Had a short, informal session with my line manager and programme leader about various aspects of the University’s processes around being a module leader and the new responsibilities I have. I found it really useful to get more details about things like completing reports for the external examiner and the required paperwork for our module boards which are imminent.
This was a bespoke session run by the academic development side of the CELT for the benefit of us on the learning technology side, in response to some issues we raised at our team away day back in April.
A problem we have is that often, when encouraging academics to change some part of their practice, to use online quizzes instead of paper based forms for example, we are met with resistance in the form of being told that changes can’t be made because something in the University’s regulations prevents it. There seems to be a lot of myths in the institution about what people are and aren’t allowed to do, so we asked for a session of this nature to give us a better overview of what the rules actually are so that we can better help academics, and what we need to do to ensure that polices are followed lest we spend hours working on something which can’t then be used.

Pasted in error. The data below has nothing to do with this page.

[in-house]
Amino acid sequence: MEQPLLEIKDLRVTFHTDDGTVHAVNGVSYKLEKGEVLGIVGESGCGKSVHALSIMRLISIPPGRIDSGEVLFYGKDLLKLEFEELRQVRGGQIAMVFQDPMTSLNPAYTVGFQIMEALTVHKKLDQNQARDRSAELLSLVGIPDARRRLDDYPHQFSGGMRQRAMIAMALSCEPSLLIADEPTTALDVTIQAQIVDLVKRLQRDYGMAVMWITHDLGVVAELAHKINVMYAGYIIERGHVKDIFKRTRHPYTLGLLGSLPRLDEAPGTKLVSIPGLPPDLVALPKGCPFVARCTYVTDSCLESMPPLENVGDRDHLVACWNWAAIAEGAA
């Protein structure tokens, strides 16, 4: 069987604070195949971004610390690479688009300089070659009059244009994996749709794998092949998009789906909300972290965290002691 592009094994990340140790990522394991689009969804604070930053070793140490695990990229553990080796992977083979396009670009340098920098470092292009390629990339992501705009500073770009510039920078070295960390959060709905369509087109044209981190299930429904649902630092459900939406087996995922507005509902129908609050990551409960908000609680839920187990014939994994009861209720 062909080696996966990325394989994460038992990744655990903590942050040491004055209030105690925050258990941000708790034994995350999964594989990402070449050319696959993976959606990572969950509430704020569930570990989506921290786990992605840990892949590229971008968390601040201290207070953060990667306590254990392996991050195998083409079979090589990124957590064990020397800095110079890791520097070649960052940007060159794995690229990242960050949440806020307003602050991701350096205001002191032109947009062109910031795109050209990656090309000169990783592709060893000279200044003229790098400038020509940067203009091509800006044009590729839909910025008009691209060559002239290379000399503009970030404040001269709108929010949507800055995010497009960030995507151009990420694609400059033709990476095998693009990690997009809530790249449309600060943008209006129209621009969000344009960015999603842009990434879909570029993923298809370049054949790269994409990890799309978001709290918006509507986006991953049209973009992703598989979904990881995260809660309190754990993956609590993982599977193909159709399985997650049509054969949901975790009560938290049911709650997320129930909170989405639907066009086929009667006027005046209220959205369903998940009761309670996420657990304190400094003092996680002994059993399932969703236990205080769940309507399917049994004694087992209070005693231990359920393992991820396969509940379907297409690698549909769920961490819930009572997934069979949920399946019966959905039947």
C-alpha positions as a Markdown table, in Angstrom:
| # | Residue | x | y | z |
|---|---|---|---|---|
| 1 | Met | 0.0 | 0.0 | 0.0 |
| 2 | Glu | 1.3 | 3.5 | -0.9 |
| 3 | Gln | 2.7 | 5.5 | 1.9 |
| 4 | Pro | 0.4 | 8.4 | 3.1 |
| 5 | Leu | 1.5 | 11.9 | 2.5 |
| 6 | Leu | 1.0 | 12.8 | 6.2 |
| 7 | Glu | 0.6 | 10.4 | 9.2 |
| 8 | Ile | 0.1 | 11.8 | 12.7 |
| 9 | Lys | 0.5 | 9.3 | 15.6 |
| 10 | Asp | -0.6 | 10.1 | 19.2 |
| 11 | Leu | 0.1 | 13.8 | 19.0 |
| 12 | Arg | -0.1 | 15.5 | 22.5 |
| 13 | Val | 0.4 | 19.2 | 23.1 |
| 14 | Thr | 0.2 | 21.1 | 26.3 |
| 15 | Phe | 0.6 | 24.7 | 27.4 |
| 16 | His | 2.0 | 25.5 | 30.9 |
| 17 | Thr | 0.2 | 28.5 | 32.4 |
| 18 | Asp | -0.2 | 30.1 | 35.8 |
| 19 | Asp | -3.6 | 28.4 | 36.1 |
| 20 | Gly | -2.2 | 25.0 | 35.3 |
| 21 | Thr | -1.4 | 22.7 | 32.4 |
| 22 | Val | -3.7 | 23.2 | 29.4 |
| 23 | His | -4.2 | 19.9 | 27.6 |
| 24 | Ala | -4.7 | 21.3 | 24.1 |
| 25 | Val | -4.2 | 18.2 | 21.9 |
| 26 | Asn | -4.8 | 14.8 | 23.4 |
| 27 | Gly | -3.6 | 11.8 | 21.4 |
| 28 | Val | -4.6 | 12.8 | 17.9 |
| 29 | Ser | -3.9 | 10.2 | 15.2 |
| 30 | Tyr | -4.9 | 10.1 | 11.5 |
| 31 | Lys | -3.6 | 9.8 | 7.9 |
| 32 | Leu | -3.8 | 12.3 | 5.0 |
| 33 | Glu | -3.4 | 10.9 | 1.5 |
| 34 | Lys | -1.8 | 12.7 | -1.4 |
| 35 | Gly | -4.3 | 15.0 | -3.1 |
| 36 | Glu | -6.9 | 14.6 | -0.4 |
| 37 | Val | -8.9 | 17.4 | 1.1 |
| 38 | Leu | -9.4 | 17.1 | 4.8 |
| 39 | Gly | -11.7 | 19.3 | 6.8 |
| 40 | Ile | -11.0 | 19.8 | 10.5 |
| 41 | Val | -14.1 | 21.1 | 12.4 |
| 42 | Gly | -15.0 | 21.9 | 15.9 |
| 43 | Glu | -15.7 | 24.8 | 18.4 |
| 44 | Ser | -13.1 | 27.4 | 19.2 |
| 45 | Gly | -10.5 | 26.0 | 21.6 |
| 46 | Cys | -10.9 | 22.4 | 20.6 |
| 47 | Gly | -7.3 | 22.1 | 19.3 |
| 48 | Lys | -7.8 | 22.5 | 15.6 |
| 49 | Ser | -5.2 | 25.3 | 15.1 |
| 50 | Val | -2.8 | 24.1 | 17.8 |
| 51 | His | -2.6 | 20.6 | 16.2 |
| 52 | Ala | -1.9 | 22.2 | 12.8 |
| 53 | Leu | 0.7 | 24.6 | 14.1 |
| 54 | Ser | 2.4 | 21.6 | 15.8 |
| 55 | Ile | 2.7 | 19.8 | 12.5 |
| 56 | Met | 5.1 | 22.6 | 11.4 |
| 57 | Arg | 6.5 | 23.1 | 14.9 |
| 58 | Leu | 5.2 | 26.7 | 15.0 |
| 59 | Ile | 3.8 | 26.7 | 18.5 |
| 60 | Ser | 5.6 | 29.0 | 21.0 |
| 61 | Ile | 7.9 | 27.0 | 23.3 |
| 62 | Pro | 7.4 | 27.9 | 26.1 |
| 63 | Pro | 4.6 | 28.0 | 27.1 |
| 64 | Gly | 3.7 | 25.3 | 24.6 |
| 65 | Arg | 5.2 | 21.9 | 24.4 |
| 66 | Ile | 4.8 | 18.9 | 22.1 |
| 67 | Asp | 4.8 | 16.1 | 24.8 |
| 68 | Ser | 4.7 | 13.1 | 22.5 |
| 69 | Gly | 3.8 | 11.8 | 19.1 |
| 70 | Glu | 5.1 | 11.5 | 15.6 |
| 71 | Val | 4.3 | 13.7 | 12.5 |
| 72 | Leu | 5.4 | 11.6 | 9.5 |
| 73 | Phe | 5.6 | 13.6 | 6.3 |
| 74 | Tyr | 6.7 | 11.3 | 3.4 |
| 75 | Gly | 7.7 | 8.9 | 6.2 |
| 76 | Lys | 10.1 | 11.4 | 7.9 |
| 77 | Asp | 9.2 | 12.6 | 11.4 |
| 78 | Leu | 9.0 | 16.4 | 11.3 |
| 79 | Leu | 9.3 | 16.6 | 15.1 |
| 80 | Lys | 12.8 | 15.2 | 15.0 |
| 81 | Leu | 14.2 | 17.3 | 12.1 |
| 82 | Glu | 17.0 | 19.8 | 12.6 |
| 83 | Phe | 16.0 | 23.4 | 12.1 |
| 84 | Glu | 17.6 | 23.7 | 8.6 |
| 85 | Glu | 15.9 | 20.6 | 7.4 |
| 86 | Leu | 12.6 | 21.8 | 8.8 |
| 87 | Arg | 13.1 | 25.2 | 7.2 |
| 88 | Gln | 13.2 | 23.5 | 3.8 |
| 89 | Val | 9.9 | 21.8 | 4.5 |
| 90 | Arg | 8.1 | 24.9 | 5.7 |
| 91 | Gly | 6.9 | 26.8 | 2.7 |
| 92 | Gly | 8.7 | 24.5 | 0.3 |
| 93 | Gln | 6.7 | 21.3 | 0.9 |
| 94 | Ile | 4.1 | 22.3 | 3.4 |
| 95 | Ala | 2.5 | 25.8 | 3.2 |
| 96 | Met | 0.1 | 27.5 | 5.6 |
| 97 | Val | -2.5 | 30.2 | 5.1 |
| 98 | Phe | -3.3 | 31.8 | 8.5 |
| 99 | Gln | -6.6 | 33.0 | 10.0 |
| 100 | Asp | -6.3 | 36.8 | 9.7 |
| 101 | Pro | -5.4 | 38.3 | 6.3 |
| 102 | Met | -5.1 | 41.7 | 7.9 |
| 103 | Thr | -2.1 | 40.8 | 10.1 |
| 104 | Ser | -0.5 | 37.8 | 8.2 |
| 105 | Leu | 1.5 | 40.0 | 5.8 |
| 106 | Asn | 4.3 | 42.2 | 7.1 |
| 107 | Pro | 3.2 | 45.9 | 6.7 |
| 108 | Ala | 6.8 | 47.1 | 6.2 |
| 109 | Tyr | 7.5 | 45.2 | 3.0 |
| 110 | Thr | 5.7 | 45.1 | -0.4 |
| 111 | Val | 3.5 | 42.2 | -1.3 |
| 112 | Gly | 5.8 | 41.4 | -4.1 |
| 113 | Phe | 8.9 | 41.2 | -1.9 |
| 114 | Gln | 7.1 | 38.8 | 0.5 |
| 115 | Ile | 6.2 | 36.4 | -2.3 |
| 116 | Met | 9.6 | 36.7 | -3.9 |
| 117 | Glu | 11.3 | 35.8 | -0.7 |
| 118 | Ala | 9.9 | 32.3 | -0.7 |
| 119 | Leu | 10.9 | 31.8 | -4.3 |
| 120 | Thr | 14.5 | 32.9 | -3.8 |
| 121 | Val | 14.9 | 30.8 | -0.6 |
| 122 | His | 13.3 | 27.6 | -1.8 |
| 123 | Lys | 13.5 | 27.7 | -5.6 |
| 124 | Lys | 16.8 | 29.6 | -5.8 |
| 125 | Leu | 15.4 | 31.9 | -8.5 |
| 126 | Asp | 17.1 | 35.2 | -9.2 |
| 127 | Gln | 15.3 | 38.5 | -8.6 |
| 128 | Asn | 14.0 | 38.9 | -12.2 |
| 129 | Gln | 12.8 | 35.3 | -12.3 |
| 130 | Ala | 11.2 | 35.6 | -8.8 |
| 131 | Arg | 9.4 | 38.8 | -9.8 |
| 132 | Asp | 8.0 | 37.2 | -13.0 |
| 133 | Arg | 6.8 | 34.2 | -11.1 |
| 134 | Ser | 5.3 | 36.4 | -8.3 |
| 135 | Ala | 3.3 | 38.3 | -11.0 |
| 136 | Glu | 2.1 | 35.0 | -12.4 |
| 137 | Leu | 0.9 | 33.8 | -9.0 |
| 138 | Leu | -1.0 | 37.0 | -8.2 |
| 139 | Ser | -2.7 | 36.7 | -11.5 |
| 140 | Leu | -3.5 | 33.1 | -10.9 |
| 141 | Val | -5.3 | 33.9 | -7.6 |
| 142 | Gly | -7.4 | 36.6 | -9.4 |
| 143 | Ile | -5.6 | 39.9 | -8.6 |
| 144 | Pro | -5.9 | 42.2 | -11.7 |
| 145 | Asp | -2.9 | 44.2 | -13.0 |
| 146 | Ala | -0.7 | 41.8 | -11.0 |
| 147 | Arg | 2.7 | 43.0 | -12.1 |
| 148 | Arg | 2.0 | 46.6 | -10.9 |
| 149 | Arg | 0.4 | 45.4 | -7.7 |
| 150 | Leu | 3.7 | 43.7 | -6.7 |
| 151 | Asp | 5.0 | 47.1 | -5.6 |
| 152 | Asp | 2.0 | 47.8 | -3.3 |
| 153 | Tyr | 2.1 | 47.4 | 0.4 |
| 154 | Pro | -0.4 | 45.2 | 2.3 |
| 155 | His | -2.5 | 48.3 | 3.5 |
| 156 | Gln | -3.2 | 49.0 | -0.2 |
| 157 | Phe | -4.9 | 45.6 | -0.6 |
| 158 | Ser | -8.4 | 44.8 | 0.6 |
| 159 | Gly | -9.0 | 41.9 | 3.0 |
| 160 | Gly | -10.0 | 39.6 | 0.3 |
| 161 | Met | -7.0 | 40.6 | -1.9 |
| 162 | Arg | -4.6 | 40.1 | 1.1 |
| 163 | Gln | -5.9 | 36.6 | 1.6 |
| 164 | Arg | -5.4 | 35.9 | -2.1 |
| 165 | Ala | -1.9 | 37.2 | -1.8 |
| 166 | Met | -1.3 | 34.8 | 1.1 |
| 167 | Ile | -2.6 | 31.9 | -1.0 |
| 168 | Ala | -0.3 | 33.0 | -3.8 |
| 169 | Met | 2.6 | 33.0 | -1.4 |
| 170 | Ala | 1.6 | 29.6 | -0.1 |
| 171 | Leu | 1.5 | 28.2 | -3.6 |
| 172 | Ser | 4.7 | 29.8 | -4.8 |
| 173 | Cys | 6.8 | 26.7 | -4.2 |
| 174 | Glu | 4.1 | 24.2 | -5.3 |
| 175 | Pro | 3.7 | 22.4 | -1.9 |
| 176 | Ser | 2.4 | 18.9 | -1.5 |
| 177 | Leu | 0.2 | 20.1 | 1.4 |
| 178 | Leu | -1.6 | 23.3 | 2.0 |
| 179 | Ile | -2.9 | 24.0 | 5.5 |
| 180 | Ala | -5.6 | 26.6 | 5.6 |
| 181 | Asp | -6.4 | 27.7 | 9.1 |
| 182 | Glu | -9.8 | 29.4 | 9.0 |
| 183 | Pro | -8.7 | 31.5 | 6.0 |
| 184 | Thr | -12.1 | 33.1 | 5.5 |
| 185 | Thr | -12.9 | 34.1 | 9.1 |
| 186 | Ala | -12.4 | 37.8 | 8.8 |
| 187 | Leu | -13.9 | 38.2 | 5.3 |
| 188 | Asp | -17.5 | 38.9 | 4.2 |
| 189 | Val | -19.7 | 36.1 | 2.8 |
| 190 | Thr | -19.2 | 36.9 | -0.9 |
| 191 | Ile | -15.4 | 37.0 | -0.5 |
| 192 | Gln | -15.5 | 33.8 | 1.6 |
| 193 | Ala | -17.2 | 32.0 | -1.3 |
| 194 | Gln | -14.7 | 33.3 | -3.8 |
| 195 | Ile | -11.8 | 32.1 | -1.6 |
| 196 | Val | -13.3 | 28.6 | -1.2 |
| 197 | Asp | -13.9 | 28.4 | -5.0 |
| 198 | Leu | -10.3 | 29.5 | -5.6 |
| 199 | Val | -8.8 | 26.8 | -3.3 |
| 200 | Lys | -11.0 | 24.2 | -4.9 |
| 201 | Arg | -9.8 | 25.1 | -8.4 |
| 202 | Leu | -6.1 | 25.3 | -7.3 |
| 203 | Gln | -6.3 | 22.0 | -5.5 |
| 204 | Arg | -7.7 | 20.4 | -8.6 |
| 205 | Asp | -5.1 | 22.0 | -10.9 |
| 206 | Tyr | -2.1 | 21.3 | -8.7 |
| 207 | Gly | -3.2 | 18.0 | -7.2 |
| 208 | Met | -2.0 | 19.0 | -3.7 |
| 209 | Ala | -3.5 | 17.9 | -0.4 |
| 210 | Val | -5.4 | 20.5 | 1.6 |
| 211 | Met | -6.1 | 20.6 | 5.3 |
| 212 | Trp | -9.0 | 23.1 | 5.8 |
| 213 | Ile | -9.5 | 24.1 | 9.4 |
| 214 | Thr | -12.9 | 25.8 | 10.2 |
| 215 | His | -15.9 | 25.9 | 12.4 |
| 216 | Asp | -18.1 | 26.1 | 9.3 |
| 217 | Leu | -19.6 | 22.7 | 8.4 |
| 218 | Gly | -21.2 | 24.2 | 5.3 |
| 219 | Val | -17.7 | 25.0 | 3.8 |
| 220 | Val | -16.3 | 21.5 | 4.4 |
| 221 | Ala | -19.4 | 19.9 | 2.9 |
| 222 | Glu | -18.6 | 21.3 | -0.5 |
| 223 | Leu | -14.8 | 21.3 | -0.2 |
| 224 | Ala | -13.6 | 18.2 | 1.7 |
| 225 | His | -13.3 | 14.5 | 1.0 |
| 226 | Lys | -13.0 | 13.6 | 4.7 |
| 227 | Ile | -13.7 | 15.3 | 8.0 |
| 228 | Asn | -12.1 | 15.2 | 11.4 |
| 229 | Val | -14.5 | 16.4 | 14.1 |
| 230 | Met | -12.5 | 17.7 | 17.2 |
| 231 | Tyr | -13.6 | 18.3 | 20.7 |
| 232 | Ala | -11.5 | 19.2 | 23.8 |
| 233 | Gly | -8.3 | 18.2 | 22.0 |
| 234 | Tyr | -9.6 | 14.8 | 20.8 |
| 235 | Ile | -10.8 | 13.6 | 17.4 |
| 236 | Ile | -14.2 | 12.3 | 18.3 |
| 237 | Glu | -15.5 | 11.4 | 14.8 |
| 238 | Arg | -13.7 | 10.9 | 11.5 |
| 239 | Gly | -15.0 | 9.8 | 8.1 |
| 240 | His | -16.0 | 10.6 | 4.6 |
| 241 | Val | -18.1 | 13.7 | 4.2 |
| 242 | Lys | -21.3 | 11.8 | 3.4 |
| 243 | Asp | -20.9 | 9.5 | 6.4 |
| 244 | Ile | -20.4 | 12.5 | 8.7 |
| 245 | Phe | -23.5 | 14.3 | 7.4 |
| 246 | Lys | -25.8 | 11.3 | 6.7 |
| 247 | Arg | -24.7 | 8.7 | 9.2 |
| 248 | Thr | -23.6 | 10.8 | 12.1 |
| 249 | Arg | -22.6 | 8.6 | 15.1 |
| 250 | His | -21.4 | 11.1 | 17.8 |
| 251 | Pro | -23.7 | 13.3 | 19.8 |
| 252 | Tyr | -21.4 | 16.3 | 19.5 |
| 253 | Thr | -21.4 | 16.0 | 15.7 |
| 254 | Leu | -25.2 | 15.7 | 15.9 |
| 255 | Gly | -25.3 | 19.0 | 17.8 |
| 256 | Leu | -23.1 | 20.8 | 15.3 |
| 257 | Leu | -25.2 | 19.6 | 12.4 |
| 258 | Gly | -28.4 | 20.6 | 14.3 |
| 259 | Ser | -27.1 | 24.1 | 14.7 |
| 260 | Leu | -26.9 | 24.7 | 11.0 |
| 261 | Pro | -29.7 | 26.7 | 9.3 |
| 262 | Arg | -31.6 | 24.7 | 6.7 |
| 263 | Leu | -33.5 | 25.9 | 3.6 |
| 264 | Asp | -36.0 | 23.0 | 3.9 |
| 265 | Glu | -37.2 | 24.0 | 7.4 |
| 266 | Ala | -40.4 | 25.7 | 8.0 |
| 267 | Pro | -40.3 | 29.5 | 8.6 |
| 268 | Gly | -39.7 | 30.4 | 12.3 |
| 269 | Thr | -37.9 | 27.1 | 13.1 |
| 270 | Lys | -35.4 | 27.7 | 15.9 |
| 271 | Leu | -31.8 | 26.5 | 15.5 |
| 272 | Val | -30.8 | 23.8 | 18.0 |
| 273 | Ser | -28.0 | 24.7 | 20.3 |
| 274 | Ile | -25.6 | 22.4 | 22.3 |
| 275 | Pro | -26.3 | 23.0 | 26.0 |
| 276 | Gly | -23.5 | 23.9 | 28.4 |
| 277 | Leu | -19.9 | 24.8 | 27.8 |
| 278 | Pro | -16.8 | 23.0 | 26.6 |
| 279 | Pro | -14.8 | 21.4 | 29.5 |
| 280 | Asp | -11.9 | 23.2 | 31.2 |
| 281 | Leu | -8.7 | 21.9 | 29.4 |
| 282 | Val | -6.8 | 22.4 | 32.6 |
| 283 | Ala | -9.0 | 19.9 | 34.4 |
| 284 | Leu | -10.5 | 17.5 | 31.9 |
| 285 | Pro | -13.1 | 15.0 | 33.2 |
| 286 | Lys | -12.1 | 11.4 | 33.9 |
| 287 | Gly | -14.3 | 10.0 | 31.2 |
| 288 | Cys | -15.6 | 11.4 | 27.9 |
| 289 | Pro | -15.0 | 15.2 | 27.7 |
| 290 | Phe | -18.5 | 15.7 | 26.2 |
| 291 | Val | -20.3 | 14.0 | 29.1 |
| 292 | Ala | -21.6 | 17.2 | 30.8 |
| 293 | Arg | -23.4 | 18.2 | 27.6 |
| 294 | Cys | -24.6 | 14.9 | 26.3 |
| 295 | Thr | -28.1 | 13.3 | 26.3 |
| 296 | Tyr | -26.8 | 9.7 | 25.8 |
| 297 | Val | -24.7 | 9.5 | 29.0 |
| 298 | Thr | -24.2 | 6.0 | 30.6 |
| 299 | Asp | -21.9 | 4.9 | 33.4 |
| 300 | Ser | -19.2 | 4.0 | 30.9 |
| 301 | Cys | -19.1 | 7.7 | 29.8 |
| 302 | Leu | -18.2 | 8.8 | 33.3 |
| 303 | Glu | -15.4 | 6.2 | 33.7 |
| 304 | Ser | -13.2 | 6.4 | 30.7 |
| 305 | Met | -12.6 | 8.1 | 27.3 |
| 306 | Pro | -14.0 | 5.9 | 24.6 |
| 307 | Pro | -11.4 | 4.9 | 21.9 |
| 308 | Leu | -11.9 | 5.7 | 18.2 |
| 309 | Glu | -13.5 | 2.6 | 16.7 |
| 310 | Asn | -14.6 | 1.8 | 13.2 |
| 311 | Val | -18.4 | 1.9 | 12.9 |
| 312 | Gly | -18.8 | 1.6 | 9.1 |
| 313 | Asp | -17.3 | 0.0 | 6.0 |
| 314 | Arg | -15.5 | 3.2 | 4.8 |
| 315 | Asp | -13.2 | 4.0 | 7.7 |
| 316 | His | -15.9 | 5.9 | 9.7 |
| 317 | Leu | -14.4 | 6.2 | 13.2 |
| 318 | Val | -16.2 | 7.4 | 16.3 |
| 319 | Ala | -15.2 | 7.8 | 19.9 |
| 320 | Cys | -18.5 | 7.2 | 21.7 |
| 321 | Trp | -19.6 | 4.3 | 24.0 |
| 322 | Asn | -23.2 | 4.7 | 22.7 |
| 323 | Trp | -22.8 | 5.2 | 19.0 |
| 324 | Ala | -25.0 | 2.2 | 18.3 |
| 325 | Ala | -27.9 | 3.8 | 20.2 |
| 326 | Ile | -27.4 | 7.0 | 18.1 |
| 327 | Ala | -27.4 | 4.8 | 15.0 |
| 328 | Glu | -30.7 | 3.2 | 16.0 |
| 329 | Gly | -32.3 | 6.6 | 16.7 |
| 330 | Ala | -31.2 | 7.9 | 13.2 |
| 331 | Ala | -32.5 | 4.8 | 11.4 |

And very useful it was. We covered the key areas of the University’s Academic Quality Handbook, particularly on what changes module and programme leaders can make unilaterally, and what needs to be approved through either the ‘Minor Modification’ process or revalidation. We also discussed the Module Catalogue and why that needs to be the single source of truth for students on what they can expect from their studies, how assessment can be reworked to reduce the number of individual assessment components in a module, and how, contrary to one common myth, you can use custom assessment marking criteria and rubrics, you just have to make sure that it maps against the University’s generic assessment criteria.
An Introduction to Participatory Arts – the first presentation of the university’s first MOOC came to a close today. For students it officially ended yesterday, and today the MOOC leader, the principle content developer, and myself met in what was effectively the exam board for the MOOC to assess students’ final submission and award certificates of participation to those who had passed. There were only seven students, out of the 160 or so who were registered, which is a higher than typical non-completion rate for MOOCs, but this was a tough course, MA level content, so we weren’t too displeased. We will be following up with some of the students about the level of content and discussing how we can improve things in future presentations.
For a discussion on non-completion rates on MOOCs, and the reasons why, see this paper from Warwick University (PDF, 473 KB).